PR: I did, which sounds a lot more legally actionable than it is, thankfully, and I'm sure William Gibson would thank you. I like how that phrase became obsolete so long ago, but we can't stop ourselves from using it. Yes, I jacked in last week, and what that involves, this only runs on the Quest 2 headset, which of course is the most recent all-in-one headset that Oculus and Facebook have been selling. So, the first order of business is like the original Quest. The Quest 2 lets you sort of define a place, based on wherever you are using the hand controllers, but instead of drawing out a space on the floor, it asks you to trace the outline of your desk, the front edge of your desk, so it gets a sense of the width of your desk. It asks you to clear most things away from your desk and then to sort of put your laptop open in front of you.
And then if you are using either a MacBook Pro or the trackable Logitech keyboard that became available earlier this year, it will actually show you a virtual sort of simulacrum of the keyboard, so you can reach out and touch-type if you want to. You're looking down, you're at the VR version of a desk, it pairs with your laptop, so you see the screen of your actual computer superimposed on your virtual environment. Nice and big, as big as you want it, and it's super readable because the display and the Quest 2 is kind of ridiculously good, especially compared to earlier generations of VR.
And so if you have one of these trackable keyboards, you see it, and when you reach out … The other thing I should point out is the Quest and the Quest 2 work, not just with hand controllers, but with hand tracking, so the sensors that are on the outside of the headset can actually see your hands and space really well, the detail of each individual finger, and you can use gestural controls in space to select things in the usual sort of a UI of the Quest ecosystem.
So, instead of having your controllers in your hands as you traditionally would in VR, you can just reach out. It sees your hands, and when they get in range of the trackable keyboard, that's when the AR overlay comes into place. And so what you end up seeing is kind of a ghostly, gray version of your real hands. The pass-through cameras kick on, and you see them hovering over this virtual superimposed keyboard, and so it allows you to touch-type in VR while still seeing your keyboard. And of course, because your computer screen's in there with you, you can kind of work as you normally might. Now, I was using a MacBook Air, and so it was millimeters off. And so there were ways that I had to kind of rely on muscle memory instead of taking the tracking for granted, but it did sub in really well. So, that's the kind of home office setup of Horizon's Workrooms. And then you go into a meeting room, and that's when the collaboration and the real fun begins.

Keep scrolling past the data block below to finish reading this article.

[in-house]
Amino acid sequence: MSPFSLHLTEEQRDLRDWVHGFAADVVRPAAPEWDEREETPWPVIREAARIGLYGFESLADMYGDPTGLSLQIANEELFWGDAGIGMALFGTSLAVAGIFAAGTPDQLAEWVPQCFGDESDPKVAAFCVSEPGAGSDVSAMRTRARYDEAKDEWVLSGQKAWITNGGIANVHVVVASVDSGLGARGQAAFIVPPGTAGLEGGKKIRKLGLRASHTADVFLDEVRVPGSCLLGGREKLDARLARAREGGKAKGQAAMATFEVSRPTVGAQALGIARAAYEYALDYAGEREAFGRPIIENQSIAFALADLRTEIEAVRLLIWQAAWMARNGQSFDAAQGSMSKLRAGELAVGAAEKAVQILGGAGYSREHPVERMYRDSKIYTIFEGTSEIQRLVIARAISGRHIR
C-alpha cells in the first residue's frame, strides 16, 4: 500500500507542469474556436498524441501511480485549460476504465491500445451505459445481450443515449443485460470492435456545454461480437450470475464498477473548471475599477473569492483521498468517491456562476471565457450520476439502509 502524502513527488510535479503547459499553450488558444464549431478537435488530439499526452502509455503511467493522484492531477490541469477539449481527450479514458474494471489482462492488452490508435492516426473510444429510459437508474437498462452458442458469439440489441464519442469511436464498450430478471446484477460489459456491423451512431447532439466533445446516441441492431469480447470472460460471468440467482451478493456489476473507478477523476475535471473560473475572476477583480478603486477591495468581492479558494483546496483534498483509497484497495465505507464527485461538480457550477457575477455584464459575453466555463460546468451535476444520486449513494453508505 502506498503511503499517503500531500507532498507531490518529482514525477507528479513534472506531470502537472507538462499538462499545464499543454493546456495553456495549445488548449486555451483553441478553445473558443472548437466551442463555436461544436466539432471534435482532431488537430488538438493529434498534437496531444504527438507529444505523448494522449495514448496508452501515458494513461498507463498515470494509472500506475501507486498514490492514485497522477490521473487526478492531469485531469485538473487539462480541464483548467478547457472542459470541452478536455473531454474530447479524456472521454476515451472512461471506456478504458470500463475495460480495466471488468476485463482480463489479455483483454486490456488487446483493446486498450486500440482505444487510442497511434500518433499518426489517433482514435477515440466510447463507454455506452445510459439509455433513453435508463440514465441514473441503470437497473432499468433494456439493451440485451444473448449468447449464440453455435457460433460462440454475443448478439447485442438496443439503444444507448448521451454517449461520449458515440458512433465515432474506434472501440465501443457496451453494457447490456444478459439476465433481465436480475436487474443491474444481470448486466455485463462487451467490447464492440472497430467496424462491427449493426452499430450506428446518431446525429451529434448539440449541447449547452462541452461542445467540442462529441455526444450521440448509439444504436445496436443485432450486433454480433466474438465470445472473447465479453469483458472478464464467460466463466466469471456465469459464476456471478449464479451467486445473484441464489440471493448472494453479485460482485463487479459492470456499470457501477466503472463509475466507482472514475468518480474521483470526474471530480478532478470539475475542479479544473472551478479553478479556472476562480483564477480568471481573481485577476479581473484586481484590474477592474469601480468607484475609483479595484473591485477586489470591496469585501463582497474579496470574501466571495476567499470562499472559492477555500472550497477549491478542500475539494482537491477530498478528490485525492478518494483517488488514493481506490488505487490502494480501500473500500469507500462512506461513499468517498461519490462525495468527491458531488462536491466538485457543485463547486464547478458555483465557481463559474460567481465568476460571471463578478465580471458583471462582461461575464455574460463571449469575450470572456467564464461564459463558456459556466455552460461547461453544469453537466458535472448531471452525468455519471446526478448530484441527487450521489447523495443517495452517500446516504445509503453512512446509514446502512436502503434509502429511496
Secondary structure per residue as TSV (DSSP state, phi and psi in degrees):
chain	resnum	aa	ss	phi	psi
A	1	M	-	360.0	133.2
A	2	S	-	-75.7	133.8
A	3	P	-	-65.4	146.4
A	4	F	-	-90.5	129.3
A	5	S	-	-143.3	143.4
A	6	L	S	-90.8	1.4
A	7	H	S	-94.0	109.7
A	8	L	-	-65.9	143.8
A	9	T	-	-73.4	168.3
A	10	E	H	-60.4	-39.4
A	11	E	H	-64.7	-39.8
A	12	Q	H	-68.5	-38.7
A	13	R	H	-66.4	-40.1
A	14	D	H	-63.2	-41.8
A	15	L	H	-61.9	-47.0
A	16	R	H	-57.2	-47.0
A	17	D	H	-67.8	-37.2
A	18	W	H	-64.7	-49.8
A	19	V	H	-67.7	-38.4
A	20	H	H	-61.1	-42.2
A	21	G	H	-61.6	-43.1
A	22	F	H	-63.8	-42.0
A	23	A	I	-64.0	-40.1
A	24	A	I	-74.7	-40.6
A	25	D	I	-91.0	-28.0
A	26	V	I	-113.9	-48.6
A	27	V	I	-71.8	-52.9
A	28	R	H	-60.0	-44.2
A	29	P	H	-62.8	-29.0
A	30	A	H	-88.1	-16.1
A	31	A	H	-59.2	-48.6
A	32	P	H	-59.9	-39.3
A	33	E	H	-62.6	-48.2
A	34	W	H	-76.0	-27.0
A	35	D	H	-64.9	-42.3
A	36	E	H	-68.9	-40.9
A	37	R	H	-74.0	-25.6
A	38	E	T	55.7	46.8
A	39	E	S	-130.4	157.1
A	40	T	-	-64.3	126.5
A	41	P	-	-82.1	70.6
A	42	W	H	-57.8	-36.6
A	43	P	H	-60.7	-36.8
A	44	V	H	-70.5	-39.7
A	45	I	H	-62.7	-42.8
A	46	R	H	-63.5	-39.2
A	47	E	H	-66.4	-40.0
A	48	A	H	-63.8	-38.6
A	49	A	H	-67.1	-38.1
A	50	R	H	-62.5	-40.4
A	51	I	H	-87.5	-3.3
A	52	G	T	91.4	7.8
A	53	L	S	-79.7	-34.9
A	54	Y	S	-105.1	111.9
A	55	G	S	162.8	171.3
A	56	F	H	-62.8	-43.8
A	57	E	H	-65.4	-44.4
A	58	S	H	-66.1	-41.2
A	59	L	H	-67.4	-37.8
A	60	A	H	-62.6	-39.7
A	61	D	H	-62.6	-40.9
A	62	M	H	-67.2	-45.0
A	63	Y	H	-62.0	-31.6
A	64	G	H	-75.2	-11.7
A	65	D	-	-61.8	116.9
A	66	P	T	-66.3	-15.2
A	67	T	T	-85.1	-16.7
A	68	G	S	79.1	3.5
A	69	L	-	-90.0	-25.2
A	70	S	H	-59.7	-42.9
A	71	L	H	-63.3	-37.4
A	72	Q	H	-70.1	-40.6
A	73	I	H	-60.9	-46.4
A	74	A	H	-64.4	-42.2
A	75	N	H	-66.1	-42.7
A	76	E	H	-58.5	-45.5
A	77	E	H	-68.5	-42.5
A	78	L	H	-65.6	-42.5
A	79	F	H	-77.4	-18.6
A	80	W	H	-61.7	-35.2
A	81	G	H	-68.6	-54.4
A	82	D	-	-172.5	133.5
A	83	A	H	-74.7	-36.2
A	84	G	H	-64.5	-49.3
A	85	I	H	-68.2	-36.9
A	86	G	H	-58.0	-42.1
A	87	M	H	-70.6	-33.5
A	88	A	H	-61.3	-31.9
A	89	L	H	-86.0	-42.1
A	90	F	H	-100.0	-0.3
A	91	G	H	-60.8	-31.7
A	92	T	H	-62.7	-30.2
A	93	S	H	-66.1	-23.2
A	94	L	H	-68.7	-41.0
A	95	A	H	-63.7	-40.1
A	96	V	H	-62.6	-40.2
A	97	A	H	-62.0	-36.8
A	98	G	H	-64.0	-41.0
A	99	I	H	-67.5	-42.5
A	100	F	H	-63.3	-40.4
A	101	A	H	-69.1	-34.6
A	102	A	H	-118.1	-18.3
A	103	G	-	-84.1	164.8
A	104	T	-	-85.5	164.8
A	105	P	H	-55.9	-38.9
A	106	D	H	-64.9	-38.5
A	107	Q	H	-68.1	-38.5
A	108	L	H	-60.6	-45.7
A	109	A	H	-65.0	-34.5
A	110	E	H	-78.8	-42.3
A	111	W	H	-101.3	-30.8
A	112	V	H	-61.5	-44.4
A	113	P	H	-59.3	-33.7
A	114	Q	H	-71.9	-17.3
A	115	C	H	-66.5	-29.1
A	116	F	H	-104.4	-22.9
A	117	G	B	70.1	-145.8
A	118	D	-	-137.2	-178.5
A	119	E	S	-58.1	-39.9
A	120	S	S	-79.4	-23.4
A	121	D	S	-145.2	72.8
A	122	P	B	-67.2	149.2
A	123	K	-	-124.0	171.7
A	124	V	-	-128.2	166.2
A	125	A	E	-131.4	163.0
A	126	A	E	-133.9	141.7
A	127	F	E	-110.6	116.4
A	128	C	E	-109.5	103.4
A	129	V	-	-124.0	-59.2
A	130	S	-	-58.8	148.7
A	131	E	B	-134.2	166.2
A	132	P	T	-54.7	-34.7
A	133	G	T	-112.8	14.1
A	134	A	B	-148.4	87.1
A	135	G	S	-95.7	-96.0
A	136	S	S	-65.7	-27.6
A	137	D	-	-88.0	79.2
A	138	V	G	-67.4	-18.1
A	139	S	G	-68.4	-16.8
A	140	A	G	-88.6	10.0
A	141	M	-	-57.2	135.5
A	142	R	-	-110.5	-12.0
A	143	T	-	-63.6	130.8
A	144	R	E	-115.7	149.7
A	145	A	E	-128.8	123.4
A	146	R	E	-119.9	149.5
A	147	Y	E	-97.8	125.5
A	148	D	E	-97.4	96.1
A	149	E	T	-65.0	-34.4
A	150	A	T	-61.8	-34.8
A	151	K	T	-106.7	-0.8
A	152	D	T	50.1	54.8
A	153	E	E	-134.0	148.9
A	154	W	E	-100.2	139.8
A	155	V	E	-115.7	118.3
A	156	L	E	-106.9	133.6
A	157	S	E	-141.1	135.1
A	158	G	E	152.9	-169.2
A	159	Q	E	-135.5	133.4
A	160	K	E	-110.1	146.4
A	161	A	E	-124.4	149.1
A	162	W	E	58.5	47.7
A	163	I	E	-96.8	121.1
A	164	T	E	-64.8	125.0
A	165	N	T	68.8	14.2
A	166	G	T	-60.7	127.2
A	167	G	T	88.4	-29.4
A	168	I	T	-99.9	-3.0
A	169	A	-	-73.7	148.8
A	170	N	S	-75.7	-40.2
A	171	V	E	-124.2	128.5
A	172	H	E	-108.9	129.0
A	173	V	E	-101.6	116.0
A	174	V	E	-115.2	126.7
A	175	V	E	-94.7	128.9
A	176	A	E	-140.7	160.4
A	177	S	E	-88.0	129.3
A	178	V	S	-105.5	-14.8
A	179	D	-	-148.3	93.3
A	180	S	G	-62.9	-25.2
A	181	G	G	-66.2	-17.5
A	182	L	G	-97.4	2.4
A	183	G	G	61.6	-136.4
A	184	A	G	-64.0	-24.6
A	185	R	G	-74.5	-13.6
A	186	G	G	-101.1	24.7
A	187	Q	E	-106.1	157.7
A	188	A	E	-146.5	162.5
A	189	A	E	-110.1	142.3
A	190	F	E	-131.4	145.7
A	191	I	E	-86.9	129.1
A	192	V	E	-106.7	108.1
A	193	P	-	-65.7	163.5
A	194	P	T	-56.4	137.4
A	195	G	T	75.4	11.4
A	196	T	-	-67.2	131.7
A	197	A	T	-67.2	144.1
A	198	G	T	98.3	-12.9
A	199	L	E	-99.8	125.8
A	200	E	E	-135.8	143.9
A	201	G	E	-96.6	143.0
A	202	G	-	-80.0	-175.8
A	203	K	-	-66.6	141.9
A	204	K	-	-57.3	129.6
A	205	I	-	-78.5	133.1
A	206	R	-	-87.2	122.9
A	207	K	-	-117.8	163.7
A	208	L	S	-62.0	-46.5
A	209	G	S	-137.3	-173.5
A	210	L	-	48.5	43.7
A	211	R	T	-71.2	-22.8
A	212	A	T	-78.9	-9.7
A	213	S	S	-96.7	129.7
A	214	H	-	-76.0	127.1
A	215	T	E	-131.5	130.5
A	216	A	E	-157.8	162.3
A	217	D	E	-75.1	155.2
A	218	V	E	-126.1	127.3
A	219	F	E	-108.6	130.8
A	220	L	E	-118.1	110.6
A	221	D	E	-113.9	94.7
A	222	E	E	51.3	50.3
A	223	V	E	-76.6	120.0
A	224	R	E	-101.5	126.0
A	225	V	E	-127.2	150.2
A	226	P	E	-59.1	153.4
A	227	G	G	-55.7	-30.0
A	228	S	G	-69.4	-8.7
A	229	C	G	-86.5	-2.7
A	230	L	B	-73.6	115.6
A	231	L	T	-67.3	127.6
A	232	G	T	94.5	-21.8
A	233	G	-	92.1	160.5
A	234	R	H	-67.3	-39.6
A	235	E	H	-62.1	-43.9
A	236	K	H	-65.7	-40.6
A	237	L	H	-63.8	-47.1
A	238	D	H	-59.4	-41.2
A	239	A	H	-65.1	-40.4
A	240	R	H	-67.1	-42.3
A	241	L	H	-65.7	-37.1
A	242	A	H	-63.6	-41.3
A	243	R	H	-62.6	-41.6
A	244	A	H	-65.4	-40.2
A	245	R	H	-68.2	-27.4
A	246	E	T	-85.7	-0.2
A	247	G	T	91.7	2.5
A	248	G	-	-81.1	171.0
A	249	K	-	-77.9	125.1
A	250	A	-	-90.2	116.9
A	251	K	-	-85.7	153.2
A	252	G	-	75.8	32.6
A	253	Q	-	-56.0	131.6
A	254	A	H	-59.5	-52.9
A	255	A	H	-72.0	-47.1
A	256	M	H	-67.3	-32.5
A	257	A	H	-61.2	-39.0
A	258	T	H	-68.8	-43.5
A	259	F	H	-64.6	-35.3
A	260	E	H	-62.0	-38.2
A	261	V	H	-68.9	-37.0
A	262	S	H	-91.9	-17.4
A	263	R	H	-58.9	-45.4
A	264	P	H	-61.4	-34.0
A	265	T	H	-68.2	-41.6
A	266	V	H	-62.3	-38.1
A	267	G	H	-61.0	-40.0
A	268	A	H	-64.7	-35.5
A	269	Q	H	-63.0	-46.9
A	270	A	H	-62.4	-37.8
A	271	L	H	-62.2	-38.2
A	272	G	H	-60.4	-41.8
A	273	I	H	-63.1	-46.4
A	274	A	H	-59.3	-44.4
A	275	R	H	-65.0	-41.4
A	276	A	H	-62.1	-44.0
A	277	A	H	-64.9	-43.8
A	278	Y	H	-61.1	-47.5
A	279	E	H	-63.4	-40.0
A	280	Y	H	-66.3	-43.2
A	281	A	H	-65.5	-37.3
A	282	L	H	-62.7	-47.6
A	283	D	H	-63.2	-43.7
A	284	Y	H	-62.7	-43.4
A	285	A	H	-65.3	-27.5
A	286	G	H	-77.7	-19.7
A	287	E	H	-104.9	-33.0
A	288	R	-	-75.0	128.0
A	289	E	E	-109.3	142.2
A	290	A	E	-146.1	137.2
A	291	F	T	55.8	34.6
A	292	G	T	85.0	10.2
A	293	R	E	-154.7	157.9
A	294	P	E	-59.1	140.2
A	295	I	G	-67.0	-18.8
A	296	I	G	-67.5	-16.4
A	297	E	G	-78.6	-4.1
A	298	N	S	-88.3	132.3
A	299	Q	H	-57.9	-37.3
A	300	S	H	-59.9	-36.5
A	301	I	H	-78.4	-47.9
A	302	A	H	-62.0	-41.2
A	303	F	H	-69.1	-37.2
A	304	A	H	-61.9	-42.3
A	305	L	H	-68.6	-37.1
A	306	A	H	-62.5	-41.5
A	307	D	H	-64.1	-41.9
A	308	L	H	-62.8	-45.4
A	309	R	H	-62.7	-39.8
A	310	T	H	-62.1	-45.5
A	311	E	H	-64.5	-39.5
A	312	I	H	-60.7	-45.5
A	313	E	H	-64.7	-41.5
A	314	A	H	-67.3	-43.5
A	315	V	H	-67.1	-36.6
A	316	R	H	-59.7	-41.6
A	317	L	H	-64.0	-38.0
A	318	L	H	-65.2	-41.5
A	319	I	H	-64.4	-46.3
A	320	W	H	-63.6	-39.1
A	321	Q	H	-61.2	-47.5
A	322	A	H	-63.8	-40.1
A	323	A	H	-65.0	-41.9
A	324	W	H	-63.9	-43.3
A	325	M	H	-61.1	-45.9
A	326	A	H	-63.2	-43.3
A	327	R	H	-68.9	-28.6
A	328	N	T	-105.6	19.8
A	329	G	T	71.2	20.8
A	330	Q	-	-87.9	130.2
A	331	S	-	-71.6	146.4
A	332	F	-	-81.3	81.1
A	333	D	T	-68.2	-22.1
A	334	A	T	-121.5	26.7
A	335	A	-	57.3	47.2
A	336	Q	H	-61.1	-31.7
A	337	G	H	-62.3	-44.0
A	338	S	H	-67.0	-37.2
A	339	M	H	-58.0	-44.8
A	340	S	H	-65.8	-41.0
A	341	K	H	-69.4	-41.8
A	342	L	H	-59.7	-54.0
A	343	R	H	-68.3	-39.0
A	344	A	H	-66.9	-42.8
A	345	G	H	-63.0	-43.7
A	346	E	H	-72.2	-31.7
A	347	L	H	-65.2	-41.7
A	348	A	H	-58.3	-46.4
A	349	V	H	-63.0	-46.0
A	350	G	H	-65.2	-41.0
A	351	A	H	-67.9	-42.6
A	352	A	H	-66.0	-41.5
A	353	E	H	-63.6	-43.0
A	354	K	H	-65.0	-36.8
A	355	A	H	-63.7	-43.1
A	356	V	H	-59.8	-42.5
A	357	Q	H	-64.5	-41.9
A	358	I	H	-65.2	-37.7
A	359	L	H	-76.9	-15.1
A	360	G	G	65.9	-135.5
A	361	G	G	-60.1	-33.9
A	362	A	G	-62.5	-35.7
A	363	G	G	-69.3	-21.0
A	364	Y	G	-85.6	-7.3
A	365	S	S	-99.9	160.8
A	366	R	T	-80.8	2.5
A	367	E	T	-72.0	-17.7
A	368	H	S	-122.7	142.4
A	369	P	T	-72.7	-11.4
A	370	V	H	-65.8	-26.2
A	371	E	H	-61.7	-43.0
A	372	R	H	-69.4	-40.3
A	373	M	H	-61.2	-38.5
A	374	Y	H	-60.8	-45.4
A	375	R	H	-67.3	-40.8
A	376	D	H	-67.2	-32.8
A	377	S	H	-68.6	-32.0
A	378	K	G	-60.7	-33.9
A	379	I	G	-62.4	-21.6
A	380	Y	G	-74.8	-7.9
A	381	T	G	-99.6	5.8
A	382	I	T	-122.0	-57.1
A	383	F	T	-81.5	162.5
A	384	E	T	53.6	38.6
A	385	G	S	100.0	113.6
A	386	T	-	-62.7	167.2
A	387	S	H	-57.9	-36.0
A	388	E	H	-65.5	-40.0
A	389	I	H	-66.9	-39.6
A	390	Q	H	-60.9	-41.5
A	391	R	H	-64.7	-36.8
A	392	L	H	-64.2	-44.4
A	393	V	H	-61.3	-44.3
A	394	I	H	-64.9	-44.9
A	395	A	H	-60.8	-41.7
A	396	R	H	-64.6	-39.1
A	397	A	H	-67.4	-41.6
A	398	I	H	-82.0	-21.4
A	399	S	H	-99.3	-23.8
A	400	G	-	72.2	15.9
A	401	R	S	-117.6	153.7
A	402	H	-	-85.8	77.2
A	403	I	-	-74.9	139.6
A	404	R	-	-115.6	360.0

LG: And what was it like interacting with other people in this space? Since you took this briefing with other journalists, and I think with Mark Zuckerberg himself, right?
PR: Yeah. It was a room full of people, and it felt very much like a room full of people. There were probably six or seven journalists there. Andrew Bosworth, who's the VP of Facebook Reality Labs, was there. Mark Zuckerberg started on a video screen because he was on a video call and then he put on a headset, and so he came in as his avatar, and there were some other folks there as well.
I saw a lot of this when the news came out, because of course I did. People were like, "Why would you want this? We already have Zoom." I made this point years ago in the book Mike mentioned, Future Presence. Now, we're so used to Zoom meetings at this point, but if I want to look as though I'm looking at you, I look into a camera. And if I want to look at your faces in front of me on the computer screen, you're going to look at it as my eyes are looking down, unless you have a camera that is kind of hung down into the middle of your monitor. You're never going to make any sort of simulation of eye contact. So yeah, we're sort of here, but we're never looking directly at each other, not once. It's impossible to do. We can't make eye contact on a Zoom call.
That is one of the major things that VR overcomes. When you're in there and you make eye contact with somebody, you're really making eye contact with somebody. And of course like the fidelity of the hand tracking means that all of our mannerisms come into play as well. So you see someone's head moving around, their avatar's head is moving around as it does in real life, and you see their hands moving around just like they do in real life. It's because they are happening in real life, but they're translating into VR, which makes their avatar feel incredibly, incredibly real.
Fidelity of their facial expression aside, we can abstract out the way people look and we can recognize them as long as they have the distinguishing features, but if you hear someone's voice, and their very personal, idiosyncratic movements are coming through as well and you're making eye contact, your brain kind of leaps past the fact that you're talking to cartoon versions of each other, and the conversational dynamics are a hundred percent as though you're actually in a room with that person.